Get support & advice
Thousands of people in the UK have been born with the help of donated eggs, sperm or embryos.
If you are donor-conceived you can ask us for information about your donor and whether you have any genetic siblings also conceived from the same donor.
Think through the implications
If you do decide to seek information about your donor or any genetic siblings, you may find it helpful to think about how having this information might affect you. Our leaflets can help you with this.
- Preparing to access identifying information about your donor (PDF 280 KB)
- Preparing to access non-identifying information about your donor and donor-conceived genetic siblings (PDF 272 KB)
- Preparing to exchange contact details with your donor-conceived genetic siblings (PDF 272 KB)
You may want to think about the following:
What are you expecting to find out? Will you be disappointed, for example, if your donor has left very little information?
There is also a small chance that the donor you thought was anonymous has chosen to now be identifiable. If so, would you consider getting in contact with your donor?
Have you got expectations about the number of donor-conceived genetic siblings you have? 10 different families are able to use the same donor and have as many children as they like, so it is possible that you could have over 20 donor-conceived genetic siblings. It is also possible that you have none.
We recommend that you talk these issues through with family and friends. If you think you need further help thinking through the issues, we can provide professional support.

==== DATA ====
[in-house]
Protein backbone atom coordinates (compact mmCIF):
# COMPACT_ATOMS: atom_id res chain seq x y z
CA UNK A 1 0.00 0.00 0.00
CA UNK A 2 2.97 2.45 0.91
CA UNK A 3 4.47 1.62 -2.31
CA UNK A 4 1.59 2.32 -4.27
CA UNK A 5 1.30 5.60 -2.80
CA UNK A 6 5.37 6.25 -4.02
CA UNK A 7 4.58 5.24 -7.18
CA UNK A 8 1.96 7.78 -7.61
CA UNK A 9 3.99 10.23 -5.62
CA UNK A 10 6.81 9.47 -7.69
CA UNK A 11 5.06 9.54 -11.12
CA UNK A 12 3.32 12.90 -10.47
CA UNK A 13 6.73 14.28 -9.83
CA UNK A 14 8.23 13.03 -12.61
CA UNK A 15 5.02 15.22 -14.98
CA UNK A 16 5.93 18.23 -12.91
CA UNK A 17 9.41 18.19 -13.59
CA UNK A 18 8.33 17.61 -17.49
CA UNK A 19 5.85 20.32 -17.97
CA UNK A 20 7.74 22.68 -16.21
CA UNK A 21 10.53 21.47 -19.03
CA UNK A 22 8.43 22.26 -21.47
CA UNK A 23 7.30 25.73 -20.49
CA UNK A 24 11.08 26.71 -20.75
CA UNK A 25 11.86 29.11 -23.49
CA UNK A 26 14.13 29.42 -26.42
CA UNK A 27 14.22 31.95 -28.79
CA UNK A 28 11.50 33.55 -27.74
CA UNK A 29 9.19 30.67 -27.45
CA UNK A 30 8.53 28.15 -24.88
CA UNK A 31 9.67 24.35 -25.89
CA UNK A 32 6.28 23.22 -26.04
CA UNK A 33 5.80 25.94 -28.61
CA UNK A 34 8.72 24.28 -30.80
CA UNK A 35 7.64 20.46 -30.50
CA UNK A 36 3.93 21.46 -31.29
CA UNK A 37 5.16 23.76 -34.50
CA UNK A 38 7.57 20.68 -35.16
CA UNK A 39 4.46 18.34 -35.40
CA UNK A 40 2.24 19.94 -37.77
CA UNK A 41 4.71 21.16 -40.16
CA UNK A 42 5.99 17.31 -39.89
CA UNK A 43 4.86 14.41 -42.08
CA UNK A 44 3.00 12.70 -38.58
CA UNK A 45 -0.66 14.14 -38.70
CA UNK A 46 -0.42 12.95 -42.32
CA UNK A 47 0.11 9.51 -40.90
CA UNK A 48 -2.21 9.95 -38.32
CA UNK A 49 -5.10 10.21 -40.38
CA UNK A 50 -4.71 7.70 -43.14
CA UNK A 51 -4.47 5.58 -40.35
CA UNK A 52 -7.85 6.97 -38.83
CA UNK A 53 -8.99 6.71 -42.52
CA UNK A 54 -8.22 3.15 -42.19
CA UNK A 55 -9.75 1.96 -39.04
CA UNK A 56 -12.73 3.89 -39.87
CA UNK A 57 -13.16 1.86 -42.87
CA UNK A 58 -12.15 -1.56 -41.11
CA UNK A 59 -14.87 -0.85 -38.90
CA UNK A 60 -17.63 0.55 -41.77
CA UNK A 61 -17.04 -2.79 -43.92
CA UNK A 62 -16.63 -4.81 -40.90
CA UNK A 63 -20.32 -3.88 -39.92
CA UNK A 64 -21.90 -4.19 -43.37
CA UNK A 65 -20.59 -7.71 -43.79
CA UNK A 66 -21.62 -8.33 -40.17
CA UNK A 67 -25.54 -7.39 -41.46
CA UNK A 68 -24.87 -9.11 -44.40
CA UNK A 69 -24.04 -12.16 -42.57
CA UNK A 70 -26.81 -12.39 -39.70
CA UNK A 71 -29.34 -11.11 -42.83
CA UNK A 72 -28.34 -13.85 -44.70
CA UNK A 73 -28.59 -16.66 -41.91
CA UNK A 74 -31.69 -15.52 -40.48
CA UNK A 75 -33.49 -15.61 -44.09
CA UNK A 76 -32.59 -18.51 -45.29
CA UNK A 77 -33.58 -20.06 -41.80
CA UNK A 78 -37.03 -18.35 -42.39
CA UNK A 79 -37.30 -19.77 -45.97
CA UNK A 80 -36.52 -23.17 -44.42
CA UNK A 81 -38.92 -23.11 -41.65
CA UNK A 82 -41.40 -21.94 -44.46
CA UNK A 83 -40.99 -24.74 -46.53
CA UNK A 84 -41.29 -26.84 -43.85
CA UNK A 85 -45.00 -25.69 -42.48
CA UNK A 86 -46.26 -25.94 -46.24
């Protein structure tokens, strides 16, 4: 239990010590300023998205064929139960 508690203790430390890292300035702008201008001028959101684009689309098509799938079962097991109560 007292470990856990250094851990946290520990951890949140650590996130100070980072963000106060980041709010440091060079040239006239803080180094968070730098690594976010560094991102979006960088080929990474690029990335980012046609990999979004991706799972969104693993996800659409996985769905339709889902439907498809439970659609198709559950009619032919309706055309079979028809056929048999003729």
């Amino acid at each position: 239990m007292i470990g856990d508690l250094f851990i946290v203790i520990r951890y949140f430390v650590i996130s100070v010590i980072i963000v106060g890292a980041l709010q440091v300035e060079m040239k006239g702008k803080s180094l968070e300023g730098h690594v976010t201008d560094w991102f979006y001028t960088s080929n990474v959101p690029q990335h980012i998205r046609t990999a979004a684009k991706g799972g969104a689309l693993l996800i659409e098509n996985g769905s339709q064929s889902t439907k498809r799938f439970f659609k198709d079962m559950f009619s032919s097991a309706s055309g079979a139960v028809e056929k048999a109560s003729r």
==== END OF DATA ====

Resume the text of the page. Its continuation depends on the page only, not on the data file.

This involves being referred to a specialist with expertise in supporting people involved in, or affected by, donation. If you were conceived at a UK licensed centre, we can offer you a number of free sessions.
Other places to go for support
For advice about other counselling services in the UK, contact the British Association for Counselling and Psychotherapy. They can find counselling services in your area.
Your local GP may also be able to refer you to a counsellor.
You may also want to contact the British Infertility Counselling Association (BICA). BICA aims to promote high quality, accessible counselling services.
The Donor Conception Network (DCN) is a self-help network of over 1,000 families created with the help of donated eggs, sperm or embryos; couples and individuals seeking to found a family this way; and adults conceived using a donor. The DCN also has a young persons group which you may find helpful.
The Donor Conceived Register was set up on 1 April 2013 to replace the UK DonorLink(UKDL) and facilitates contact between donors and their donor-conceived children conceived before 1 August 1991.
Those affected by donation before 1 August 1991 are able to sign up to a contact register.
The Counselling Directory lists counsellors and psychotherapists who are registered with a recognised professional body or can provide proof of their qualifications and insurance cover.
Page last updated: 01 June 2015